Liver Lesion Detection Based on Two-Stage Saliency Model with Modified Sparse Autoencoder

  • Yixuan YuanEmail author
  • Max Q.-H. Meng
  • Wenjian Qin
  • Lei Xing
Conference paper
Part of the Lecture Notes in Computer Science book series (LNCS, volume 10435)


Liver lesion detection is an important task for diagnosis and surgical planning of focal liver disease. The large numbers of images in routine liver CT studies, in addition to their high diversity in appearance, have been hurdles for detecting all lesions by visual inspection. Automated methods for lesion identification are desirable, but the results of current approaches are limited due to the diversity of the training sets and the extensive tuning of parameters. In this paper, we propose a novel saliency model for lesion detection in CT images. First, we segment the image into multi-scale patch sizes. Then, a two-stage saliency model is proposed to detect liver lesions. In the first stage, we calculate the gray level contrast saliency map based on a prior knowledge to reduce the influence of blood vessels in CT images. In the second stage, we propose a modified sparse autoencoder (SAE) with neighbourhood information to learn discriminative features directly from raw patch features and adopt Locality-constrained Linear Coding (LLC) method to encode the obtained discriminative features of each patch. Then the second saliency map is calculated based on feature uniqueness and spatial distribution of patches. Followed by an appropriate mapping fusion, the liver lesions can be detected well. With \(7\times 7\) sized patches, a 120 visual word dictionary, and 14 feature dimension, our model achieved 90.81% accuracy for lesion detection.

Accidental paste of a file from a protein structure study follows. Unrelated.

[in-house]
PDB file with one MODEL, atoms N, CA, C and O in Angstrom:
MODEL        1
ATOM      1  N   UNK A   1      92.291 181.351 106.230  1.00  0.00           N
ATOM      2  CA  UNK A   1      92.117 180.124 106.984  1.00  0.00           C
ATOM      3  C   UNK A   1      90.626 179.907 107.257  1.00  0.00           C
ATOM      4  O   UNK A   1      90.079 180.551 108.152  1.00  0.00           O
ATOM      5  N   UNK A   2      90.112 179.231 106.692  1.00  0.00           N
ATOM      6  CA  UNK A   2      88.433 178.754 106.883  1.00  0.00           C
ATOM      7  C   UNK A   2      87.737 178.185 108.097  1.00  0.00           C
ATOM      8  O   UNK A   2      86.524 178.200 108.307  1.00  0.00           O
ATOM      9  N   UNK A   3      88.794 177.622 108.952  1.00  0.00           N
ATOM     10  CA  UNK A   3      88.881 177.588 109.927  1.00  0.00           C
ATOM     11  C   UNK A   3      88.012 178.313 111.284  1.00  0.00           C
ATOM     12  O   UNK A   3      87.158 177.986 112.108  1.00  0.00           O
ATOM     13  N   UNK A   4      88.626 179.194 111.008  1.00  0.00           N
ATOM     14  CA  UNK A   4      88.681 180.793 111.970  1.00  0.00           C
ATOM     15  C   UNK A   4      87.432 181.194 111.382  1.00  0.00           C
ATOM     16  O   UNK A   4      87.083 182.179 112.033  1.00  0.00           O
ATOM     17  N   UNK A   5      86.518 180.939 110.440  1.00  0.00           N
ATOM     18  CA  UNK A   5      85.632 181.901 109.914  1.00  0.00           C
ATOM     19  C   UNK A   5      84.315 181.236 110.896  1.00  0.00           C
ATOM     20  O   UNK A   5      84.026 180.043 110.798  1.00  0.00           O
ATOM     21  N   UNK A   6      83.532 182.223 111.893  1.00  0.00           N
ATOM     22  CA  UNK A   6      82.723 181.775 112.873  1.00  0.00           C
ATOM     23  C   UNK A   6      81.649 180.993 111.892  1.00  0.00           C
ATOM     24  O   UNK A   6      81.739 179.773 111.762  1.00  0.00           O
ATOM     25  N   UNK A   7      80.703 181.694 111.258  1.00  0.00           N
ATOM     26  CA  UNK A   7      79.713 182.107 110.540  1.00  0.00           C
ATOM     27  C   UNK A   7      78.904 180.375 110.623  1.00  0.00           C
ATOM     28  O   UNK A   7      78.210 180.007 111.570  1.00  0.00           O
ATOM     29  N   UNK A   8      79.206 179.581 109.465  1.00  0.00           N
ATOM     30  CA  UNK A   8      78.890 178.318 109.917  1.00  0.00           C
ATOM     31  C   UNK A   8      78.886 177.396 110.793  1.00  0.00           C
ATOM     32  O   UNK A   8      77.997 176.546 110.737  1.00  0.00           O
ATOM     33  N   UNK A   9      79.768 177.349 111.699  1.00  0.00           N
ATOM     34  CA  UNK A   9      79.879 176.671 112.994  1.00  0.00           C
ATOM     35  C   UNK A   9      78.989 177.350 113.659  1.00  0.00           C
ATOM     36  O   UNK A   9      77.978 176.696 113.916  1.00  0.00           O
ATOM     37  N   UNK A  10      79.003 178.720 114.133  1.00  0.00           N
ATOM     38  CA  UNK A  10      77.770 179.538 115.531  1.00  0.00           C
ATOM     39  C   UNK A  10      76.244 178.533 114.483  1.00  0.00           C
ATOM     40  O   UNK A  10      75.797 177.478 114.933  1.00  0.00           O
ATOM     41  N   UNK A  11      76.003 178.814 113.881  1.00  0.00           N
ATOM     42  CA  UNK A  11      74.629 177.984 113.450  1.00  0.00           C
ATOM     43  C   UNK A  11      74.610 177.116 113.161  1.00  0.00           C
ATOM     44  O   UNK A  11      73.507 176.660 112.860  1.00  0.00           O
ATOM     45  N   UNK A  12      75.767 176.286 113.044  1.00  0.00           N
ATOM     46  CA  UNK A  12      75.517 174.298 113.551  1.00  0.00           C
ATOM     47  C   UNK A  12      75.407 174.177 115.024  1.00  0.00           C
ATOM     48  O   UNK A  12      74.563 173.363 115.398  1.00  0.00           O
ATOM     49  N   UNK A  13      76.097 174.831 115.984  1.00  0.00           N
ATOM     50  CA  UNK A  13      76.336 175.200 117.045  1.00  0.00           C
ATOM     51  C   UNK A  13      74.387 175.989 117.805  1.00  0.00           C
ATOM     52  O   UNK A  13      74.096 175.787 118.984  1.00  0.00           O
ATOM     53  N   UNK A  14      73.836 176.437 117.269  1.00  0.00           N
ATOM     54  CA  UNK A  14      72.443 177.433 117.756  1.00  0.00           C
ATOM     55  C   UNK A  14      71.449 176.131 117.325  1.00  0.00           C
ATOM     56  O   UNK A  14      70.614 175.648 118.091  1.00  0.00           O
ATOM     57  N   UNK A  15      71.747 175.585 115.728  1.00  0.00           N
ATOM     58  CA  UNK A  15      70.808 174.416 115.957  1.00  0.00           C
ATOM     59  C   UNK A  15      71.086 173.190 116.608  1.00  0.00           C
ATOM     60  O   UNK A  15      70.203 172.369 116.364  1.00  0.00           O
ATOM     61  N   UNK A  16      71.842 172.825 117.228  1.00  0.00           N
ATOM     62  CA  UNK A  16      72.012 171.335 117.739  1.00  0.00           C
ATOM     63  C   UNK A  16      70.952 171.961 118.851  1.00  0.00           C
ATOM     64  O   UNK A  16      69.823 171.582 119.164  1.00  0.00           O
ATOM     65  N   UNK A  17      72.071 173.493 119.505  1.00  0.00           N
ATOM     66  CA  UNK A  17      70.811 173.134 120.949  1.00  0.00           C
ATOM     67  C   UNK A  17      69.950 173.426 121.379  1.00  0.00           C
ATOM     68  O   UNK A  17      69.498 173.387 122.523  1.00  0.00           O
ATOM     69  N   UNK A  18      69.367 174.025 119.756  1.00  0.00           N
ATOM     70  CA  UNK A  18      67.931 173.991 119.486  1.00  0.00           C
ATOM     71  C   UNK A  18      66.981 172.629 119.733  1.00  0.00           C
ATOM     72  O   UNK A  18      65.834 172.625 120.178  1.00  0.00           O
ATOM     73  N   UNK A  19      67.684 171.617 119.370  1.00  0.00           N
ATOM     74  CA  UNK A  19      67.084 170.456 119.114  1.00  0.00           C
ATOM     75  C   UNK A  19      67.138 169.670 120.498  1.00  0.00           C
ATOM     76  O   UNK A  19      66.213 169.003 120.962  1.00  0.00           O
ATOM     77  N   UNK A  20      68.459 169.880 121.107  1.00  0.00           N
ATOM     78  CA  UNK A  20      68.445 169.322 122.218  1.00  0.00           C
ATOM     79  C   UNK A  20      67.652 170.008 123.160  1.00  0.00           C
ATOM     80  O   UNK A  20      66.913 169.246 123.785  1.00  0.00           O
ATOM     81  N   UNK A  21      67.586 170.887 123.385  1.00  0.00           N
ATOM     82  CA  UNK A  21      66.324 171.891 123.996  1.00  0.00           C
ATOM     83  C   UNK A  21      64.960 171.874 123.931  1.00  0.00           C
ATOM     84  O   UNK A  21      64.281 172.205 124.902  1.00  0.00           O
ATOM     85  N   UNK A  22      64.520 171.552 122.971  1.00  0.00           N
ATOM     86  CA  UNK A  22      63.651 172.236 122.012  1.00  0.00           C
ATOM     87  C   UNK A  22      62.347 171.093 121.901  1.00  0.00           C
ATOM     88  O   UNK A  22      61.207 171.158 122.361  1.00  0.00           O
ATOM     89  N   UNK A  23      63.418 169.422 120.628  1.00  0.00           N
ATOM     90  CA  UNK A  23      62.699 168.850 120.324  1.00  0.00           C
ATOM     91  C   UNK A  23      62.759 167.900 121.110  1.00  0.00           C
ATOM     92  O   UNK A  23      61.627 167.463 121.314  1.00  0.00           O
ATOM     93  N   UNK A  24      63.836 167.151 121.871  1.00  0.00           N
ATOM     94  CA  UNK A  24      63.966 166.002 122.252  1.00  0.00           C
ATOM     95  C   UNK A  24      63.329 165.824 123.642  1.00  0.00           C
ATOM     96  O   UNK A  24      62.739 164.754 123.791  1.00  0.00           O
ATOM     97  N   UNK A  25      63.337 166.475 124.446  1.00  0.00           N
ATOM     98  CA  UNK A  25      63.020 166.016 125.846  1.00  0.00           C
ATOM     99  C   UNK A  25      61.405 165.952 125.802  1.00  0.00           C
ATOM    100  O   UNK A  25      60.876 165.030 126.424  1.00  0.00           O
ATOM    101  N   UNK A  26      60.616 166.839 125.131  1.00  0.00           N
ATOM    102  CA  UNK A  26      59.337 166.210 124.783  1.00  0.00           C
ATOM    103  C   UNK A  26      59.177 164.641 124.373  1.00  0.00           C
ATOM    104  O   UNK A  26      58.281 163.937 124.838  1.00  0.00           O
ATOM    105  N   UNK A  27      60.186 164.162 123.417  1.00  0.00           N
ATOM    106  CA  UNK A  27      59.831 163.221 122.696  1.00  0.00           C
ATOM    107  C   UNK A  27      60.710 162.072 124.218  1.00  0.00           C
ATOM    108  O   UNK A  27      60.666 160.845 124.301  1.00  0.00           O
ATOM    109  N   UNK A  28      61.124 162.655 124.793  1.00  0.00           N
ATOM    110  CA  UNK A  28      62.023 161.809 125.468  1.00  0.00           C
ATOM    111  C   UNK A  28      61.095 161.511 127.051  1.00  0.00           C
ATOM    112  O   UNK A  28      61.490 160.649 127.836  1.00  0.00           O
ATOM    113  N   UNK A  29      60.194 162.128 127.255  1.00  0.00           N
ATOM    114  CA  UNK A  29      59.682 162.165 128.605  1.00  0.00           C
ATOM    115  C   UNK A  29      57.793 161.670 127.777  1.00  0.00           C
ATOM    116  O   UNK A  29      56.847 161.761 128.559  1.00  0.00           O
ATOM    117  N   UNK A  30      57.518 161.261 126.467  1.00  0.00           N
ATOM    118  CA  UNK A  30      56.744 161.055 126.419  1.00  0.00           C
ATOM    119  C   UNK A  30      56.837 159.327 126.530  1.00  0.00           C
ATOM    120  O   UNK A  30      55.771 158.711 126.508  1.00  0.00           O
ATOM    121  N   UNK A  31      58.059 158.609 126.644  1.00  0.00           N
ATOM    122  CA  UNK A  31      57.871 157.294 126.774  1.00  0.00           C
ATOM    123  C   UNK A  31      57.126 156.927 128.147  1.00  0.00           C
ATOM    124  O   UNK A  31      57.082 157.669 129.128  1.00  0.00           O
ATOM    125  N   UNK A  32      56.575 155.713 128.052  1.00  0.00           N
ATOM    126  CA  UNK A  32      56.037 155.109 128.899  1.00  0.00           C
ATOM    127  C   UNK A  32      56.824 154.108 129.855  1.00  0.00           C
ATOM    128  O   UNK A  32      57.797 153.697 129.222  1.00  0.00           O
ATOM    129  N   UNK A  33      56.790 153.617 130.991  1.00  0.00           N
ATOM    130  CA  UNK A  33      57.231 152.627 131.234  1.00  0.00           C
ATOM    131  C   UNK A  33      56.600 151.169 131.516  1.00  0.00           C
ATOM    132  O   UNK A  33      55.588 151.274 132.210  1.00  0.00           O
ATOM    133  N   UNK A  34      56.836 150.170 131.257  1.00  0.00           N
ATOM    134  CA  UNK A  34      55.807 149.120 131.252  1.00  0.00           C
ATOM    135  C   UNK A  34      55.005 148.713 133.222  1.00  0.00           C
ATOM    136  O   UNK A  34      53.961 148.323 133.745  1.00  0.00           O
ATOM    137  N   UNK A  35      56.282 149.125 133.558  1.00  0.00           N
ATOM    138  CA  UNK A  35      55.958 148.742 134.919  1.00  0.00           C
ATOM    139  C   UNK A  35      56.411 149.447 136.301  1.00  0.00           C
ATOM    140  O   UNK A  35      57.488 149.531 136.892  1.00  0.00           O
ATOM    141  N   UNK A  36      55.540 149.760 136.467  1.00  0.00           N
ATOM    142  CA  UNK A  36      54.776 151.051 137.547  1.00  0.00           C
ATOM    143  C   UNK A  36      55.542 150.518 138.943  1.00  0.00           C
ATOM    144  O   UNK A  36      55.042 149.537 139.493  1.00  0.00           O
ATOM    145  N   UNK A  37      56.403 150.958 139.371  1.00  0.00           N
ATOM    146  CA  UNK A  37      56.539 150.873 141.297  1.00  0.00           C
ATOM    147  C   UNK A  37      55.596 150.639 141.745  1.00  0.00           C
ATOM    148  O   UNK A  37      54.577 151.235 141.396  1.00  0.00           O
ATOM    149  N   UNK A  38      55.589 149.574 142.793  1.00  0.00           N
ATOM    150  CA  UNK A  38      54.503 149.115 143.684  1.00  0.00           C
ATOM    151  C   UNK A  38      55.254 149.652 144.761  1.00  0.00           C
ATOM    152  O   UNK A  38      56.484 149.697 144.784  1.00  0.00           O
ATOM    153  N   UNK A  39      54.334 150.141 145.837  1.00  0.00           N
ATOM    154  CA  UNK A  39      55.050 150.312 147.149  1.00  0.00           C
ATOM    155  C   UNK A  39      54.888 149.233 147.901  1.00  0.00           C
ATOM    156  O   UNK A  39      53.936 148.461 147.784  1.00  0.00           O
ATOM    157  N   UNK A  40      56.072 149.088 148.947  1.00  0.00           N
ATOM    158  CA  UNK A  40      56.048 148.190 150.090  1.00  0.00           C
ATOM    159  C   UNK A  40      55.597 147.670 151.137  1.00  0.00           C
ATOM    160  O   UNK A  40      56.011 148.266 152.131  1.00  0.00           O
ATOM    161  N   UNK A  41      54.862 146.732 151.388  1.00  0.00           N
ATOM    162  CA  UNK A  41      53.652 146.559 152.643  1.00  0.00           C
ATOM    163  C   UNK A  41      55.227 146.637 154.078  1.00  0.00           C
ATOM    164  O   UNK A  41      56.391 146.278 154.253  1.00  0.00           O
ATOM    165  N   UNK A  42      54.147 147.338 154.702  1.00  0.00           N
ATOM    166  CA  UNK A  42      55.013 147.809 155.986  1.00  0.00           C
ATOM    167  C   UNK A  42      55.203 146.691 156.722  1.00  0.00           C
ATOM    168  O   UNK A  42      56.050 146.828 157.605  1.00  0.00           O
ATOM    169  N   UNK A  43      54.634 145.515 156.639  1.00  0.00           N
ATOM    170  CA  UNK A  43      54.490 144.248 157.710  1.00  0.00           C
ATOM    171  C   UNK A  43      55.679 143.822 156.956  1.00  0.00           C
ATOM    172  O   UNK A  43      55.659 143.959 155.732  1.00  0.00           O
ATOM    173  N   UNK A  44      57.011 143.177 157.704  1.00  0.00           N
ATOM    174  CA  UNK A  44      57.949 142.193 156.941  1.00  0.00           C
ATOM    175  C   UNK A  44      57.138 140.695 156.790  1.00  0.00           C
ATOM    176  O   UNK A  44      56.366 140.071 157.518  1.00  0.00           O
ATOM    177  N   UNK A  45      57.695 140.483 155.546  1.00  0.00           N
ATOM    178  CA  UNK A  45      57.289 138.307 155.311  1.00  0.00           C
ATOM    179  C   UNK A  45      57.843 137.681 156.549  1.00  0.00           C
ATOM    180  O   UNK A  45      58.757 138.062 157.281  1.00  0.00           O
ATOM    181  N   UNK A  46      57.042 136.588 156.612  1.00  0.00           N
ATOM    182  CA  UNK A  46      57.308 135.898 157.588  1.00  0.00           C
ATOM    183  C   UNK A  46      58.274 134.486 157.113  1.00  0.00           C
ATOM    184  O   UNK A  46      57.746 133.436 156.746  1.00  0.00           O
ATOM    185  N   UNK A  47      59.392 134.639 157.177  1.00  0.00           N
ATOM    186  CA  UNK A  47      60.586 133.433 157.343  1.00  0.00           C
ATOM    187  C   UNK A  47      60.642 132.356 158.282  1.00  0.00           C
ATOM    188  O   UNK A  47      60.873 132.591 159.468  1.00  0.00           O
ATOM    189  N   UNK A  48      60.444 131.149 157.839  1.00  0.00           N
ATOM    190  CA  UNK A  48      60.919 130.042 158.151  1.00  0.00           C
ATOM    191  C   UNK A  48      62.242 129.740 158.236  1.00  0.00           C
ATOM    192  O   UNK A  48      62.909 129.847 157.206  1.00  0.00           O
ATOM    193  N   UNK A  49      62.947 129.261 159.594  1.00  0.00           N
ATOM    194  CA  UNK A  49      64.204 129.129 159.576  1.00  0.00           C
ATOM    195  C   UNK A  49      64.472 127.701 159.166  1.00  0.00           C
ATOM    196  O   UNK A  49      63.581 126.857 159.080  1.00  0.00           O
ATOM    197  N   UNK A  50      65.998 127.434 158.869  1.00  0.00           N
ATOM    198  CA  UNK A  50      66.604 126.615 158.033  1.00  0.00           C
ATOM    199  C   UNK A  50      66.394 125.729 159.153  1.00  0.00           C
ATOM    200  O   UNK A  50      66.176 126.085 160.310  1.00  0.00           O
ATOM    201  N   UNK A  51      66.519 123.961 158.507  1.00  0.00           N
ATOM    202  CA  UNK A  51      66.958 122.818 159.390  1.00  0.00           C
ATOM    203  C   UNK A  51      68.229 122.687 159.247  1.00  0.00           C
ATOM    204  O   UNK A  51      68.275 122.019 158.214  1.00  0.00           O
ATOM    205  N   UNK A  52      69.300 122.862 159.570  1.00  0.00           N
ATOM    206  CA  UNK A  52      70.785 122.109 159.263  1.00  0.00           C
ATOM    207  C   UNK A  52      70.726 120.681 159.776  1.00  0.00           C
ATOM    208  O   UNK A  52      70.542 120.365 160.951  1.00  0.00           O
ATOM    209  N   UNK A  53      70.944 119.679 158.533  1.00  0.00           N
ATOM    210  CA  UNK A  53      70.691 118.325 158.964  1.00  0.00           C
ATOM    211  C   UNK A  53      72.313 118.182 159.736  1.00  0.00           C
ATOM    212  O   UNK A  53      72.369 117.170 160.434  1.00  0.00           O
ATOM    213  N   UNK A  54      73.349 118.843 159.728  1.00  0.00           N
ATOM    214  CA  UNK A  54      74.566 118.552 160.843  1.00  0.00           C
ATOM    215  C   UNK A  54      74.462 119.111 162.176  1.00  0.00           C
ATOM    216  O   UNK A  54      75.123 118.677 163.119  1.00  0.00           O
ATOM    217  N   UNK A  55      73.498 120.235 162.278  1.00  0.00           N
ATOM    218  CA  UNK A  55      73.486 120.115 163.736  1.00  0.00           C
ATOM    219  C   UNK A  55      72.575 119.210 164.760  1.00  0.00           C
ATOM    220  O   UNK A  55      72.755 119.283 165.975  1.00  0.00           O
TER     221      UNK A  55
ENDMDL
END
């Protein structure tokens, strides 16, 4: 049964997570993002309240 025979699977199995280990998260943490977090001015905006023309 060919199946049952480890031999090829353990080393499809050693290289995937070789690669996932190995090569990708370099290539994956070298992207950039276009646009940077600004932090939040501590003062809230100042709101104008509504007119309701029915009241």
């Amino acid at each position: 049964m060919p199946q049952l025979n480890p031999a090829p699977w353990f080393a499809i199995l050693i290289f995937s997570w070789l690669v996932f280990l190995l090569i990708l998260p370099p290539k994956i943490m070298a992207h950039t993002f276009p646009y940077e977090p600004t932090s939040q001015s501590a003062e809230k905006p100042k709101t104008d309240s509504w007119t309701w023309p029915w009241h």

We appreciate valuable suggestions by Prof. Daniel Rubin and Dr. Assaf Hoogi in Stanford University.


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Copyright information

© Springer International Publishing AG 2017

Authors and Affiliations

  • Yixuan Yuan
    • 1
    • 3
    Email author
  • Max Q.-H. Meng
    • 3
  • Wenjian Qin
    • 2
  • Lei Xing
    • 1
  1. 1.Department of Radiation OncologyStanford UniversityStanfordUSA
  2. 2.Shenzhen Institutes of Advanced Technology, Chinese Academy of SciencesShenzhenChina
  3. 3.Department of Electronic EngineeringChinese University of Hong KongHong KongThe People’s Republic of China

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